Art survives against odds in Kashmir

Art survives against odds in Kashmir

Art in Kashmir

Art in Kashmir works like the Midas touch: everything it touches turns political.

That is what happened when the celebrated conductor Zubin Mehta brought his orchestra to Kashmir in 2013. 

It was intended to be a concert for peace; in the end, more security forces were deployed, and common Kashmiris were annoyed as VIPs took front seats and blocked their view. The separatists called for a boycott of the event.

When a group of Kashmiri singers settled in Pakistan came together at Karachi’s famous Coke Studio to the sing Ghulam Ahmad Mehjoor’s famous ‘He gulo’, that created a political storm, too, though the song itself is about a man talking to a flower.

The singers were a picture of bliss, which some Kashmiris back home saw a symbol of liberation.

But these were political only by accident.

But Kashmir, which does not have public spaces for art performances partly because they are "un-Islamic" and partly because 'we're all super happy here' is not the message they want to send out to the world (for generations, 'cinema in Kashmir' is something used in the past tense) some of the most powerful art coming out is political.

Some of the more consciously political art also tends to be very experimental.

Beats of protest

The concoction of the music in Kashmir and the Internet is highly inflammable.

Roushan Ilahi, better known by his stage name of MC Kash (short for Kashmir), is your quintessential enfant terrible: he is not the biggest fan of the Indian state, neither are they his.

Standing in a tradition of Urdu and Kashmiri protest poetry, he went on to break the mould: he rapped in English and put his songs on YouTube with the logic that Kashmiris know about their suffering, it’s the rest of the world that doesn’t.

His videos have stark backgrounds: his videos, all of which are on YouTube and sometimes shot with cameras offering less than desirable resolution, are set in parts of Kashmir that are far removed from the romanticised locations Indians love the Valley for.

Kash’s ‘Listen, my brother’, both an ode and a eulogy to fellow Kashmiris, had a video that simply showed a postcard, perhaps in allusion to Agha Shahid Ali’s collection of poems ‘Country without a Post Office’.

The postcard has a stamp with a picture of the hanged separatist leader Maqbool Bhatt, whom in yet another video, Kash describes as a “shaheed” (martyr). Under Bhatt’s picture, you see the words ‘Republic of Kashmir’; at the bottom is a cautionary note warning that the letter contains “truthful content”.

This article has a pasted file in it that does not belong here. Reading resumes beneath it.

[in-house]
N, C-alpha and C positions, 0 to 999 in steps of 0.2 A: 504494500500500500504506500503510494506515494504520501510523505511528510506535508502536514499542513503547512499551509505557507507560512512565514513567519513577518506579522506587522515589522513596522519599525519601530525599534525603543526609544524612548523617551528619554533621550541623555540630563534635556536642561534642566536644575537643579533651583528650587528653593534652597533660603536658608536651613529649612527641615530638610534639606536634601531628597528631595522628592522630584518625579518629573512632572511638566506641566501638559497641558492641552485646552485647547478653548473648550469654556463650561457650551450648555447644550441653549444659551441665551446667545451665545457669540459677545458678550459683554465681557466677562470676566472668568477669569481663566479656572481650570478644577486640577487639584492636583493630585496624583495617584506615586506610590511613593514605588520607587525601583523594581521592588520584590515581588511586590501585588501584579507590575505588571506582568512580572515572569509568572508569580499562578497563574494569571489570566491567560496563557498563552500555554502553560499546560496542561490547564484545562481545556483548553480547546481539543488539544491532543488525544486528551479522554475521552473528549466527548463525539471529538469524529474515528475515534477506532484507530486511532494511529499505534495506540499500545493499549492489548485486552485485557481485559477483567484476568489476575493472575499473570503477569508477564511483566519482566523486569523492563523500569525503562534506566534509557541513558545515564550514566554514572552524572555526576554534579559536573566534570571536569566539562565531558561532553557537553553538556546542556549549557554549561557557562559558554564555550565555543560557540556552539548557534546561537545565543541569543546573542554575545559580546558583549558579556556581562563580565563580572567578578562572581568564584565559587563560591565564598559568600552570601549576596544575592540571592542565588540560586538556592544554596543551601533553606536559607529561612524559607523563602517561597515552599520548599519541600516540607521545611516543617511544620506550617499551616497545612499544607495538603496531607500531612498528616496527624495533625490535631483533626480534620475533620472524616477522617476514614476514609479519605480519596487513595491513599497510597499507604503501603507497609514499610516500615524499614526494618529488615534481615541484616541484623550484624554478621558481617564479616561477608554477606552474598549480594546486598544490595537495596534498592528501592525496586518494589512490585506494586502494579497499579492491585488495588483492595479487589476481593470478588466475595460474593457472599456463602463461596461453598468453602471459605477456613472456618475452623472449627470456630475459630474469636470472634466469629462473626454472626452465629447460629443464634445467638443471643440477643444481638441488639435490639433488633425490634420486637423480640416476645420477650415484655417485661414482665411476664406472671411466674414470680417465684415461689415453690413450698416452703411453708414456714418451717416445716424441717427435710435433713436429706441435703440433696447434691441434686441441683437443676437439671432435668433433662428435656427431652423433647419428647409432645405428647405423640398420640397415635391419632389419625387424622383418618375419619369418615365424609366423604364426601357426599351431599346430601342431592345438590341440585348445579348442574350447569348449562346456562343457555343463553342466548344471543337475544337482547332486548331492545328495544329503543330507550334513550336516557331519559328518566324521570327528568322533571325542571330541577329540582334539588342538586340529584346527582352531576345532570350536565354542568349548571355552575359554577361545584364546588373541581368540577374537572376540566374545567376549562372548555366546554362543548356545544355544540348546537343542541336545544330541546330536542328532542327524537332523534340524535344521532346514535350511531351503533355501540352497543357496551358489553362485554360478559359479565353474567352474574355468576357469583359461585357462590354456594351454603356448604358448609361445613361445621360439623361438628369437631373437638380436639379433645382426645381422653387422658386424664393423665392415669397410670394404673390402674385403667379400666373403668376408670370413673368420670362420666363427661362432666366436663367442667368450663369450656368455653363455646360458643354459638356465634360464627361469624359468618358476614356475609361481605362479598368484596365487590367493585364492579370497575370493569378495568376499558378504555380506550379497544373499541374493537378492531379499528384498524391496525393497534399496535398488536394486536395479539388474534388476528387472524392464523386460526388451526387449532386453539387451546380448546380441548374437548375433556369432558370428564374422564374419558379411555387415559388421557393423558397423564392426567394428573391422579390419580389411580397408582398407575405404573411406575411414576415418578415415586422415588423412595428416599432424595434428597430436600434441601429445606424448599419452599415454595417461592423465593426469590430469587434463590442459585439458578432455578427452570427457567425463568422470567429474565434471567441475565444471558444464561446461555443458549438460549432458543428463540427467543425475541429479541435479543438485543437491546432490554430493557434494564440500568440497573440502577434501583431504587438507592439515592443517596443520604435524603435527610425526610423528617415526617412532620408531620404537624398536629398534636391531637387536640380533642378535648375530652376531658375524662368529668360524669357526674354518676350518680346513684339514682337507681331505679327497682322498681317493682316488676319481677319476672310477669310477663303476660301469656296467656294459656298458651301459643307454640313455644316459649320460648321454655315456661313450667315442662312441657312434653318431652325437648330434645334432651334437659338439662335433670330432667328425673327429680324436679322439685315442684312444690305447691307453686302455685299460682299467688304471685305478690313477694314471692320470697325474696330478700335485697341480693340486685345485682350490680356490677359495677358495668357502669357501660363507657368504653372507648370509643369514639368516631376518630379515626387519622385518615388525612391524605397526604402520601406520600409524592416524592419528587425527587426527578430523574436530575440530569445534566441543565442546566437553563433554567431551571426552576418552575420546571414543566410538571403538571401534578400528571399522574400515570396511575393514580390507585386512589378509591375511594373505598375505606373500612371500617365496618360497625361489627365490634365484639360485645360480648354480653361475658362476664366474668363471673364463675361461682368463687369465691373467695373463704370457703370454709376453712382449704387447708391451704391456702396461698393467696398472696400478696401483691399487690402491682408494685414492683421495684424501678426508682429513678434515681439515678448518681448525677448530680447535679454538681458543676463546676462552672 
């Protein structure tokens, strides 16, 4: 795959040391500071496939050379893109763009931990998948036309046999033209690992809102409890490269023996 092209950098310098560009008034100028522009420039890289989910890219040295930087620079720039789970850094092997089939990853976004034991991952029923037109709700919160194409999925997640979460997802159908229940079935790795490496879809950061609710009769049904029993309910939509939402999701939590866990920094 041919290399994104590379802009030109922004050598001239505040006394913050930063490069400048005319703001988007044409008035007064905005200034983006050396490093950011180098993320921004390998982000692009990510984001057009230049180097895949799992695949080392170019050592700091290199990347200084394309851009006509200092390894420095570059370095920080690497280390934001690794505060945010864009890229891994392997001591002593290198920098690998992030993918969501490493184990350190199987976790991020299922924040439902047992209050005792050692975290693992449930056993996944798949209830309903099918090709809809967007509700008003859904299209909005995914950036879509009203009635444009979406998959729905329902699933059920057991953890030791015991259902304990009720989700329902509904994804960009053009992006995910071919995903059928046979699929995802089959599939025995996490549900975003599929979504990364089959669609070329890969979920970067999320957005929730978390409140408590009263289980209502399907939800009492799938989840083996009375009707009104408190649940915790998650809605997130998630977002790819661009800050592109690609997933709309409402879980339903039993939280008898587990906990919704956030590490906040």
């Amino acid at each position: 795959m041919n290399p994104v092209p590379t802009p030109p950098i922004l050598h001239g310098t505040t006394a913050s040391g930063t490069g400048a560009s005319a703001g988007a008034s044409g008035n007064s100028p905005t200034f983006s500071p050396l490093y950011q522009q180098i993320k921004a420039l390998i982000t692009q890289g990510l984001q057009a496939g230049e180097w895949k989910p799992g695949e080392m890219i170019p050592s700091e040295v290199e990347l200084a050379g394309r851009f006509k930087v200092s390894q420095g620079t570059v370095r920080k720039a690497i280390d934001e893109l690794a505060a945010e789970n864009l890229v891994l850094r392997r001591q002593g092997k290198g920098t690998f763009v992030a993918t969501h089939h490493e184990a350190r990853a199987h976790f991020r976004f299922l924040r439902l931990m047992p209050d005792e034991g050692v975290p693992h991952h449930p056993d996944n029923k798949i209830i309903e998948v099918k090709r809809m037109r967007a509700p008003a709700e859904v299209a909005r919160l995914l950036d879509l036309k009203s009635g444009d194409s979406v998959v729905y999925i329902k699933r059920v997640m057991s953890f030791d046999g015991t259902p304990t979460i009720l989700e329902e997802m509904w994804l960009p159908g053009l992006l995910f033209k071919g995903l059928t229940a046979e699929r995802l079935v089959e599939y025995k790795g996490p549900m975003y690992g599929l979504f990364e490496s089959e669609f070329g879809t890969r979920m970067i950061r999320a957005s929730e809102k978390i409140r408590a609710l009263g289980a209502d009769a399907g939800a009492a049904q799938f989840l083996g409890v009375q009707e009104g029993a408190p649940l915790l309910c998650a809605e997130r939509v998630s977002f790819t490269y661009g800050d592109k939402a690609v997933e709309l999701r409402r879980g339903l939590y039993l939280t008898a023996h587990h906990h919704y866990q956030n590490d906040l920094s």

For those like Kash and some others inspired by him, the strong beats of hip hop are both entertainment and war cry.

There are also others standing in an older tradition of protest.

Much before the militancy, and even before Kashmir had cinemas showing Bollywood and Hollywood films (many Kashmiris before the 80s had a special love for the latter), a long tradition of poetry dominated the cultural scene in the Valley.

Many of these poems are not political in the sense Kashmir’s protesters seek today. Some poets like Ali Saifuddin, however, make an amalgamation possible.

A YouTuber, Saifuddin’s videos are far easier on the eyes than Kash’s. “In the 90s, I would have picked up a gun; today, for the same reason, I pick up the guitar,” he says in an interview.

His videos, unlike Kash’s, move slowly, covering the waters and the snow in Kashmir, and presenting songs from a bygone era. Some of these songs simply mourn separation from a beloved, yet they make sense given the Valley’s politics.

Changing landscapes

It’s incredible how much the perception of Kashmir has changed in the space of a generation. Showtime asked the painter Veer Munshi, 63, what Kashmir was for him then and what it is now.

He remembers the Jhelum fondly, and says he used to take his canvas and walk to the banks of the river. The only interruptions were from nosy people who wanted to know what he was painting.

What is the arts and entertainment scene like in Kashmir?

"What entertainment? Now you mostly hear the sound of gunshots, from both sides," he says.

When Ramneek Singh, a young and passionate spoken word poet from Jammu and a familiar face on YouTube, spoke about the Jhelum, it seemed the river had aged horribly and beyond recognition.

In the performance of his poem ‘Jhelum’, Ramneek speaks about the mothers whose sons were being dumped as corpses in the river.

He speaks about how censorship kicks in much before a performance reaches the state’s watch.

“I have stopped writing a lot of things that I want to write. The anger has not receded, but I have stopped. Fear does that,” Ramneek says.

He had kept a set of nine poems hidden from his parents; he describes them as “anti-regimish”. His family destroyed them when they found out because they were worried for his safety.

“Whenever we hear people talk about Kashmir, we never hear them saying Kashmiris are ours, we need Kashmiris; they always say Kashmir is ours, we need Kashmir,” he says.